A new village centre will include a civic square, retail services and offices that create a hub of activity. The shoe factory and existing ski hill and chalet will be brought back to life utilizing design concepts from world renowned architect Eberhardt Zeidler and the Carleton students themselves. Other recreational facilities, including a network of theme trails, will be built.

The village has already received more than $5 million from three levels of government to upgrade the existing water, sewage and stormwater infrastructure. The thinking is that the community will offer residents cultural and intellectual pursuits so they can engage with each other and the world; that children will still be able to play safely by themselves in the community.

Carleton’s involvement in the project grew out of a spontaneous discussion between Mrs. Bata and President Roseann O’Reilly Runte. Mrs. Bata says she is delighted at Carleton’s role and input.

“The students are providing innovative ideas, concepts and things we can’t even imagine yet.”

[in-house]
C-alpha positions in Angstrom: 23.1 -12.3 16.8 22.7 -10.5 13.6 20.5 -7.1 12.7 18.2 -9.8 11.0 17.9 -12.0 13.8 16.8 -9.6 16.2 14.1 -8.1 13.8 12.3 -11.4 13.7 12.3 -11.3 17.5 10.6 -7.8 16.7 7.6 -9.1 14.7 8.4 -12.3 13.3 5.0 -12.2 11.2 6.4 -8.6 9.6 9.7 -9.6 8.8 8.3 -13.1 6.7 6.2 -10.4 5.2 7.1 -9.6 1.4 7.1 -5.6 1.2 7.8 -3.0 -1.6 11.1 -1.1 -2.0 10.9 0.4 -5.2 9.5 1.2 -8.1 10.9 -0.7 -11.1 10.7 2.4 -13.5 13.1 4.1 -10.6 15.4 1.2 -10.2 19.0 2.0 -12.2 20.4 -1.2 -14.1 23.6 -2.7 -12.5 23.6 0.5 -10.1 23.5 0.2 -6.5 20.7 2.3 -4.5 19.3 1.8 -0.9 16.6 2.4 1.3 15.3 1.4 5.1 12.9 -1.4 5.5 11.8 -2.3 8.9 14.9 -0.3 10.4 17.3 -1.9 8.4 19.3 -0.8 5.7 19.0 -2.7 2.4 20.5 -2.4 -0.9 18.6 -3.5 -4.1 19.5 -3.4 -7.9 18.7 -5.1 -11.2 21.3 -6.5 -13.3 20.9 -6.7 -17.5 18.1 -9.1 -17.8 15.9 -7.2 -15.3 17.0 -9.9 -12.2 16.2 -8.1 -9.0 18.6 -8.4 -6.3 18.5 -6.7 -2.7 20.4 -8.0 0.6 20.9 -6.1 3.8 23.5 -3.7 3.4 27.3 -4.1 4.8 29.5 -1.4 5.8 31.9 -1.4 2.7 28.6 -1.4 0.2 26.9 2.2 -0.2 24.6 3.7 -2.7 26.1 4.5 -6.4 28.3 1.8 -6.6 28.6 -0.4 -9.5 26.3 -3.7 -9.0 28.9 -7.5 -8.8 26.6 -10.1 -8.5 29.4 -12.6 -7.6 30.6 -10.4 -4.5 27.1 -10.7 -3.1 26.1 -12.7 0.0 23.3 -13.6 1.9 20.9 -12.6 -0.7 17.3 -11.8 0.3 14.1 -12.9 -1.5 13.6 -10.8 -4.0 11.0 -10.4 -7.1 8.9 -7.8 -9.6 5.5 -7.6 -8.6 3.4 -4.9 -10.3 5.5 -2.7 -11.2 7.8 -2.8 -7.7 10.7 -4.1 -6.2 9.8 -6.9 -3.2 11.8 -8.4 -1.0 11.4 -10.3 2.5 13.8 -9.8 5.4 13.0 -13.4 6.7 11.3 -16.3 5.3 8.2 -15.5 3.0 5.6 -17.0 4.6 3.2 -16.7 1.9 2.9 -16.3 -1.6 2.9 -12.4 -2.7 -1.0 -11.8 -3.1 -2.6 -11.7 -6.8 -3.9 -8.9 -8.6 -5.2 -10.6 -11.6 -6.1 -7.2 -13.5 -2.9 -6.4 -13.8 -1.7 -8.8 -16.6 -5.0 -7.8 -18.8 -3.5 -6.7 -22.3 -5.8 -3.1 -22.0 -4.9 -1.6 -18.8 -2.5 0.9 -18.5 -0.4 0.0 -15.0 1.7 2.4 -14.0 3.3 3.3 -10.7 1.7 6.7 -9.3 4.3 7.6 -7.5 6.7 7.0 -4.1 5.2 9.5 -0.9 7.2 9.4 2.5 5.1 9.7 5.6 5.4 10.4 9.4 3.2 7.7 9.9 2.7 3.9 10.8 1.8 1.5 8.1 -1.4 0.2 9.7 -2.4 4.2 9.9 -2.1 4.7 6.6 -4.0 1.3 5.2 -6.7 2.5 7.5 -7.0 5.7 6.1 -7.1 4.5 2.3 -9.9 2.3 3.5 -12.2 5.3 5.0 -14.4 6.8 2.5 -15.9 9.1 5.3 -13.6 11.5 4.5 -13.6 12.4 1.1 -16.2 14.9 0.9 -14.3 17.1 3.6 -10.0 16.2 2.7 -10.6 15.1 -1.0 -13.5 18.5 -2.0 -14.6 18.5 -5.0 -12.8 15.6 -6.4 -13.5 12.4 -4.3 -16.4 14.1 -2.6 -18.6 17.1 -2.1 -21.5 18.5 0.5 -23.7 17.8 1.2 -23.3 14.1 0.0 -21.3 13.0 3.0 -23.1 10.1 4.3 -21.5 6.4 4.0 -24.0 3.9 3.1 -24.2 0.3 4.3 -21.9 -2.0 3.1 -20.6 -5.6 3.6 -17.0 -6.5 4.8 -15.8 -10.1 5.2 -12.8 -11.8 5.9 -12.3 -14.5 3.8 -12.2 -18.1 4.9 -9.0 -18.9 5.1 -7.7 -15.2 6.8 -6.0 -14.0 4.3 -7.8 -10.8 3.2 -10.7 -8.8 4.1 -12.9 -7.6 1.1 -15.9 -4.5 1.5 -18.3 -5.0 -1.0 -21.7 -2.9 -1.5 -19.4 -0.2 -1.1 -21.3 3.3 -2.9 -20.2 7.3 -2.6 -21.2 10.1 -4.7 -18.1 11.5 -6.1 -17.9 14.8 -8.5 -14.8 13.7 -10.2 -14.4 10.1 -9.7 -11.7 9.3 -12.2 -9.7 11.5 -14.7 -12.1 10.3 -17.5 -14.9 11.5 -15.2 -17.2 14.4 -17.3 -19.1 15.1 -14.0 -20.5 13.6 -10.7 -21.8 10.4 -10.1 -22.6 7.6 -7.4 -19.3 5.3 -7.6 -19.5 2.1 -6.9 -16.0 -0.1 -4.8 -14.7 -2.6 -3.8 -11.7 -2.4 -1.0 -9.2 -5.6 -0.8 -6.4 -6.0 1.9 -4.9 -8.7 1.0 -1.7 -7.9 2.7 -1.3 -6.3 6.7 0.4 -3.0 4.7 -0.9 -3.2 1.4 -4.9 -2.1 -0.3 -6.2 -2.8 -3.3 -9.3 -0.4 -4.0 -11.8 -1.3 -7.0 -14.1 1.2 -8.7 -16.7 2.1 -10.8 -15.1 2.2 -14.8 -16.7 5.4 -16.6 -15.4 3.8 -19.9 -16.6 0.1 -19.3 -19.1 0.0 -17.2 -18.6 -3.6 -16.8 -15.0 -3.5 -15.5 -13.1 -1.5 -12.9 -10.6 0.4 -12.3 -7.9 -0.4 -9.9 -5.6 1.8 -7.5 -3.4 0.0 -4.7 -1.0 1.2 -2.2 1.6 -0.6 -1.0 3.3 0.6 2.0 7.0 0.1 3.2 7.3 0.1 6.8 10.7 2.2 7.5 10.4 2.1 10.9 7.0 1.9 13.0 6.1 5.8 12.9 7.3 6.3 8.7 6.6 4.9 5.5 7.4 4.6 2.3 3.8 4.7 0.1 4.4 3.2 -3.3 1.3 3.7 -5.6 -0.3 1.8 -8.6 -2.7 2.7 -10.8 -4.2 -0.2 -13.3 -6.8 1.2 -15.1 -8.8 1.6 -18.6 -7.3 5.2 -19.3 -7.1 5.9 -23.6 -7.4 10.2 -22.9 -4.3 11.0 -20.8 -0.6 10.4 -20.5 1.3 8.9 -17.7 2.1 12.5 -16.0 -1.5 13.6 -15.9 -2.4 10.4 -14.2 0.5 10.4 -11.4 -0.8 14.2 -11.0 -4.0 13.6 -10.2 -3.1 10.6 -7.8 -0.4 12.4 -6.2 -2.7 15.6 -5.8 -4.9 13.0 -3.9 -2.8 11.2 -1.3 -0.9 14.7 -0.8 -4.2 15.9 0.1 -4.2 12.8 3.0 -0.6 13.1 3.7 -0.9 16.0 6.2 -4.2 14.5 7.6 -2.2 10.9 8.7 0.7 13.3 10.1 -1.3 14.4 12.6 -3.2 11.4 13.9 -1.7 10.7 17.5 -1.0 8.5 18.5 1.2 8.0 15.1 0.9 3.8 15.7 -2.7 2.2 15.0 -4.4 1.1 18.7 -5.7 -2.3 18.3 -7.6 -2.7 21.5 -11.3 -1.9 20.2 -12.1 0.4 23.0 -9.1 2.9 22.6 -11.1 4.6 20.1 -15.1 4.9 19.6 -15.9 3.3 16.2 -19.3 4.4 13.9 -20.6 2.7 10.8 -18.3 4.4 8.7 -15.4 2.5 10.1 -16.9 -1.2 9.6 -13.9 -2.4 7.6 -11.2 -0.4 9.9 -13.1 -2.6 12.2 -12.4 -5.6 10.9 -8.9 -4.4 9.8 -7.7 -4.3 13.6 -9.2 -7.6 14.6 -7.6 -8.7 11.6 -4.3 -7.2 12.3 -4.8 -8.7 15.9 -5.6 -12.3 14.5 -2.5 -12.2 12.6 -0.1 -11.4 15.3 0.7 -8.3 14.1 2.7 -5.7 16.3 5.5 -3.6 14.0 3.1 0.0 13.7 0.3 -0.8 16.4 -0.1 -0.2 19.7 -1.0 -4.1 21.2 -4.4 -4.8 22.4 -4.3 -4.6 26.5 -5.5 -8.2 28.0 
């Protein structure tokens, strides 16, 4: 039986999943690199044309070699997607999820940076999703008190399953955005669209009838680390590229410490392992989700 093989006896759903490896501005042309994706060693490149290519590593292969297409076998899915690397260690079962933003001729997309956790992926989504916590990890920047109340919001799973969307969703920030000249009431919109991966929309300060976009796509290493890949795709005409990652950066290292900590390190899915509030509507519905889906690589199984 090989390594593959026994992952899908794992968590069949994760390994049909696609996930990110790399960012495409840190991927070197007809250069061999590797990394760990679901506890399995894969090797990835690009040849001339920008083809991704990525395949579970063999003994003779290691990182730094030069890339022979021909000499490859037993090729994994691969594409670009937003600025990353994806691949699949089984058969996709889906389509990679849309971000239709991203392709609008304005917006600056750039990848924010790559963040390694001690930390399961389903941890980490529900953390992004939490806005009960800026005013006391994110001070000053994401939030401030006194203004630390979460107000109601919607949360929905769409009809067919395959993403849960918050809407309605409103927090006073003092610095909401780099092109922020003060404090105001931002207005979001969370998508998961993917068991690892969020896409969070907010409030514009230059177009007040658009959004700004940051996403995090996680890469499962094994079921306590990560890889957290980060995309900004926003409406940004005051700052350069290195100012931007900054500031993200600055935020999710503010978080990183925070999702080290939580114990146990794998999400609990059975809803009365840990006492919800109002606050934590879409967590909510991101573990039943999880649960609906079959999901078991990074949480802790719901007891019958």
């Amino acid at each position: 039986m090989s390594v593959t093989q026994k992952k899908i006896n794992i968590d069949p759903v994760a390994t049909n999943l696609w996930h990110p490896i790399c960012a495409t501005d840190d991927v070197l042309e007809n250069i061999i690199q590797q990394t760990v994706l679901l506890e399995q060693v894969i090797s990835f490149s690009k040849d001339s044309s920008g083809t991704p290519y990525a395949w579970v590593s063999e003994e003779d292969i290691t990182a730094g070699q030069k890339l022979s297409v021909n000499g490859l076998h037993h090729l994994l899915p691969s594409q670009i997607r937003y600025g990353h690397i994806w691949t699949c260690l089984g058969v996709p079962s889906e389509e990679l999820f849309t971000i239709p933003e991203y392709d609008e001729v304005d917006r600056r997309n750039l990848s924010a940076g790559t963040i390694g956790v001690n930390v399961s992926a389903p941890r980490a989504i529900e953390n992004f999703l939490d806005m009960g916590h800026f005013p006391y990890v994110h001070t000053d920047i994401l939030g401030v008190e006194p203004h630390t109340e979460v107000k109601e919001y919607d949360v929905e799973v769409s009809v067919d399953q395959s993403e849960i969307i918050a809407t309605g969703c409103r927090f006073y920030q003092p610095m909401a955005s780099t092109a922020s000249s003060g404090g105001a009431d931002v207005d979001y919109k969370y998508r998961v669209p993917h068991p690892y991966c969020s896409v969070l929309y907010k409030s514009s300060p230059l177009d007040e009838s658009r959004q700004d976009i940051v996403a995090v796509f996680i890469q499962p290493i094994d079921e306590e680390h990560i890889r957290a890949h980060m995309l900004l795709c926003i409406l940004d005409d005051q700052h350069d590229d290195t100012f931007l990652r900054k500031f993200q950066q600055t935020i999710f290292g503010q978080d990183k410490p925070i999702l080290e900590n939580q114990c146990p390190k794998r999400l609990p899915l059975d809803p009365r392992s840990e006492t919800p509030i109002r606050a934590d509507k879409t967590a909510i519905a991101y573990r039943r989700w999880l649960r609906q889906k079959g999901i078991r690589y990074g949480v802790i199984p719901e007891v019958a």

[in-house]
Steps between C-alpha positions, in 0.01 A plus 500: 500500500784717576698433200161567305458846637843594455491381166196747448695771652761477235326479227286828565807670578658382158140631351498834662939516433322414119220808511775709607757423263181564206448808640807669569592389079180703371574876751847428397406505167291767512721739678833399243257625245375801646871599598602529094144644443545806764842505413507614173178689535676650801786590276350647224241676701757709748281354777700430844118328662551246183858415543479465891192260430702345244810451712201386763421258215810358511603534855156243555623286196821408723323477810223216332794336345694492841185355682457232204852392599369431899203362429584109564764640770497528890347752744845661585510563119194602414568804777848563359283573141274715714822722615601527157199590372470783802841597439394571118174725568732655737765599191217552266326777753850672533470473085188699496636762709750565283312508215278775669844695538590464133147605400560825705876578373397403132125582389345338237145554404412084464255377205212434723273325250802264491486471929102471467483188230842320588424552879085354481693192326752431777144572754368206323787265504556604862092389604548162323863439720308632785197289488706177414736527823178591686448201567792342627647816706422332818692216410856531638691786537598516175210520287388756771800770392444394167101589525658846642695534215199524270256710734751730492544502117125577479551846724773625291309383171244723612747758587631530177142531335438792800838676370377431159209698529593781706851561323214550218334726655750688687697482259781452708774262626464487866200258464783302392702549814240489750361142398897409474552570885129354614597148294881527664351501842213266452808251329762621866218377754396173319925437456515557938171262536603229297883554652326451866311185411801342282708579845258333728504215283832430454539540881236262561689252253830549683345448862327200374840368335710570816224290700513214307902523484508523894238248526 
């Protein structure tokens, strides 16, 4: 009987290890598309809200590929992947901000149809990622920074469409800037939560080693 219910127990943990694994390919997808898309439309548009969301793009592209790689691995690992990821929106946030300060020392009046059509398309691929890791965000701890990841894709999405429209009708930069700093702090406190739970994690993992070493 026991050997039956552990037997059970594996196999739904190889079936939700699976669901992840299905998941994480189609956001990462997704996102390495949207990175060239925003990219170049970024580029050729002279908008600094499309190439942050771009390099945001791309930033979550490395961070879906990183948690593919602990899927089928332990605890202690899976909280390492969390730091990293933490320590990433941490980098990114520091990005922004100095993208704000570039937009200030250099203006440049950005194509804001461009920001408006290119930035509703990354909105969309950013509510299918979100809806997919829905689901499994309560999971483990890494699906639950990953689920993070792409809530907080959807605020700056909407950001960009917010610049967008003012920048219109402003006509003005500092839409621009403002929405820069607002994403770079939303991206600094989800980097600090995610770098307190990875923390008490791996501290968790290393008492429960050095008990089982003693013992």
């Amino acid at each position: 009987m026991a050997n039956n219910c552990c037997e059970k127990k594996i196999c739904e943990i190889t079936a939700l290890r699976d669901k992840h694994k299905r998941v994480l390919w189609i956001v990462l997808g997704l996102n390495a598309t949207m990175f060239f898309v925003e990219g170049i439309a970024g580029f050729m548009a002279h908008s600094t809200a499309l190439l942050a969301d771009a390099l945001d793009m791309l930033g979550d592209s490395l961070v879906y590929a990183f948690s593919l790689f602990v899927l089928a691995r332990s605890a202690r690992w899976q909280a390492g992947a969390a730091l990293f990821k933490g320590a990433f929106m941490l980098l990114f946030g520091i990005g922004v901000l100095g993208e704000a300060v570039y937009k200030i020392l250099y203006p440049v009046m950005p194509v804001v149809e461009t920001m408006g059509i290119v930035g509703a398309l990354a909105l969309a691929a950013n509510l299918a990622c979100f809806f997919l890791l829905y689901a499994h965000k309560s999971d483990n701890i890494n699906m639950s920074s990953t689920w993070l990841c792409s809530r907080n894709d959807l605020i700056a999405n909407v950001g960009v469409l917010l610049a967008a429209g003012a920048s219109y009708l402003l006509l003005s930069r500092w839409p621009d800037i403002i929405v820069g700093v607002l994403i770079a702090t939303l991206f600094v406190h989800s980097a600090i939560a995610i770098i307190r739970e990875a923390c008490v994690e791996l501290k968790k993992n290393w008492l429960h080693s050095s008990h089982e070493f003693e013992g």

“We’re delighted Mrs. Bata is giving us this opportunity,” adds Thomas Garvey, director of the School of Industrial Design. “She loves students and that’s our business so we are a great fit. We’re training the people she needs to make her dream come true and, in return, our students are getting a fantastic opportunity to apply their skills.”

This entry was written by Lin Moody and posted in the issue. Tags applied to this article are: , , . Leave a comment, bookmark the permalink or share the following short URL for this article via social media: http://carletonnow.carleton.ca/?p=641